Hospital Financial-Aid Programs Boost Use of Vital Health Care

Hospital Financial-Aid Programs Boost Use of Vital Health Care
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Uninsured and insured both receive help; benefits are temporary

Even those with health insurance can have trouble paying big medical bills.

Medical debt is the leading contributor to personal bankruptcy in the US, and naturally the more than 31 million uninsured Americans are at greatest risk. But many with coverage are actually “underinsured,” plagued by high deductibles, copays and other out-of-pocket costs they can’t afford.

Hospital financial-assistance programs are designed to ease this burden for both the insured and uninsured by forgiving past bills and reducing patients’ future cost sharing.

The programs have another benefit, a working paper suggests: They help patients to get treatment they otherwise couldn’t afford for serious, chronic health problems.

Financial Assistance Means More Access to Care

The study, forthcoming in the American Economic Review — authored by Stanford’s Alyce S. Adams and Neale Mahoney, Harvard’s Raymond Kluender, New York University’s Jinglin Wang, the National Bureau of Economic Research’s Francis Wong and UCLA Anderson’s Wesley Yin — analyzed the hospital medical records of more than 18,000 participants in the financial- assistance program of the Kaiser Permanente health-maintenance organization in Northern California.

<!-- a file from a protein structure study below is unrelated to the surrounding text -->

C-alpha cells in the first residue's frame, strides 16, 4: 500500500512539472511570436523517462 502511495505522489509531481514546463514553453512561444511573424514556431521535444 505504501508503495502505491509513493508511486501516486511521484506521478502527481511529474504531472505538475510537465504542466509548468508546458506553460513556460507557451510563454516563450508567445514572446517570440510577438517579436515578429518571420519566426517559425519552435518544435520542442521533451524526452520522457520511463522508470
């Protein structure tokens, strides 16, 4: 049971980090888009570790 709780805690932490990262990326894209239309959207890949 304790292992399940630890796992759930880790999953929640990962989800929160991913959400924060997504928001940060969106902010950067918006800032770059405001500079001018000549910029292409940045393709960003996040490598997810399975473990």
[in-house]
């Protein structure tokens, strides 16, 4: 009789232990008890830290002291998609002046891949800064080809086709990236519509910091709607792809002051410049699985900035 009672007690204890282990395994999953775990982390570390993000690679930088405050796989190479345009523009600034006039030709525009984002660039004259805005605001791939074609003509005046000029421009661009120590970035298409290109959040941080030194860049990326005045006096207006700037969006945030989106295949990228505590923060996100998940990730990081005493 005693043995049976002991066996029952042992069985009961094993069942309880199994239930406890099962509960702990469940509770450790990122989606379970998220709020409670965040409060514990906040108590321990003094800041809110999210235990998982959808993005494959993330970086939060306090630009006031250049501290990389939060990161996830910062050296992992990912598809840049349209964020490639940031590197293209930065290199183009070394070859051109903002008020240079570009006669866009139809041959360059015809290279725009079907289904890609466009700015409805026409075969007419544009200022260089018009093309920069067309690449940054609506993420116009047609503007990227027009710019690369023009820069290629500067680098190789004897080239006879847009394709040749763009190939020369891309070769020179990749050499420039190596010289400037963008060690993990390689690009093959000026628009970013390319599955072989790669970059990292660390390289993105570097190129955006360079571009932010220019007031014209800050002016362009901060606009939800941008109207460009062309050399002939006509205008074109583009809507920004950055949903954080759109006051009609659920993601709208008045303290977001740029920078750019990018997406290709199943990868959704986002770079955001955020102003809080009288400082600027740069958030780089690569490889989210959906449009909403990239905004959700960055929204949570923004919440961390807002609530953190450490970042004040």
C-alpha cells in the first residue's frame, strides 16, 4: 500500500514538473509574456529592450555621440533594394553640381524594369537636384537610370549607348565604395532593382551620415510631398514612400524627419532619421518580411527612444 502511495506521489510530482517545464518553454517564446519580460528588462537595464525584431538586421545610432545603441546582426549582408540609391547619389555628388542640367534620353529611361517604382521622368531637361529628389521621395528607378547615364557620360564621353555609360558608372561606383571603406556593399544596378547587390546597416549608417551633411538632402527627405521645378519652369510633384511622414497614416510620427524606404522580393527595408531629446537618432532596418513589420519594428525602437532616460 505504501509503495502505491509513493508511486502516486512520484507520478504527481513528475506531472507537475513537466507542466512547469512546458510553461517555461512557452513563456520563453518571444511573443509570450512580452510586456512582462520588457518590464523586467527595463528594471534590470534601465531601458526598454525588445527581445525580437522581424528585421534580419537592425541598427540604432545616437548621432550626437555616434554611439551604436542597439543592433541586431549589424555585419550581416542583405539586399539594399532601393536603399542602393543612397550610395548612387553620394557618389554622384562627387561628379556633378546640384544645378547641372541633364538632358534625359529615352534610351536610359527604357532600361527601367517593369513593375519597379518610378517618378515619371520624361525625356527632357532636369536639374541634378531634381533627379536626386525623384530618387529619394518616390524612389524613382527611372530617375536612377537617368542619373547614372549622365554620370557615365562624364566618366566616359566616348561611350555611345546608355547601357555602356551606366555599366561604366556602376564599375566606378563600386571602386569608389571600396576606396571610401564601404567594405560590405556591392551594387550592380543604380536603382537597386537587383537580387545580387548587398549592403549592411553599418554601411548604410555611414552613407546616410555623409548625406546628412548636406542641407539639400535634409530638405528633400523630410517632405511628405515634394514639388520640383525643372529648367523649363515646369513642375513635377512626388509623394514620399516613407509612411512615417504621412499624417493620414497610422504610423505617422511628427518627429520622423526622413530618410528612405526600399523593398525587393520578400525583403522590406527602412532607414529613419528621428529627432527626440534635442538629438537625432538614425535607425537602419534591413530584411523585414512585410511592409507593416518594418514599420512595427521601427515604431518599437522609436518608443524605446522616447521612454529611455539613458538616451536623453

The authors found that patients who were eligible for the program received more diagnostic tests than similar patients who didn’t receive assistance, and these tests revealed instances of heart disease, diabetes and other serious conditions that, if caught early, can be controlled. The analysis also showed increased use of prescription drugs for the treatment of high cholesterol, diabetes and depression.

“The increased detection of abnormal health conditions — a precondition for appropriate treatment — along with the increased drug utilization for treatment-sensitive conditions suggest that financial assistance increases the use of high-value care for at least some patients,” the authors write.

Kaiser’s program also showed a large, positive, but short-term effect on the use of other health care services: Participants were 20% more likely to seek outpatient care, 58% more likely to visit a hospital or clinic and nearly 53% more likely to go to the emergency room in the three months after receiving assistance.

A study published in 2021 in the Journal of the American Medical Association estimated that Americans’ total medical debt amounted to $140 billion. (Kluender, Mahoney, Wong and Yin were co-authors of the study.)

Hospital financial-assistance programs help fill the gaps left by the health insurance system, offering debt relief and reduced out-of-pocket costs for those who qualify, helping to ensure that participants continue to get the health care they need.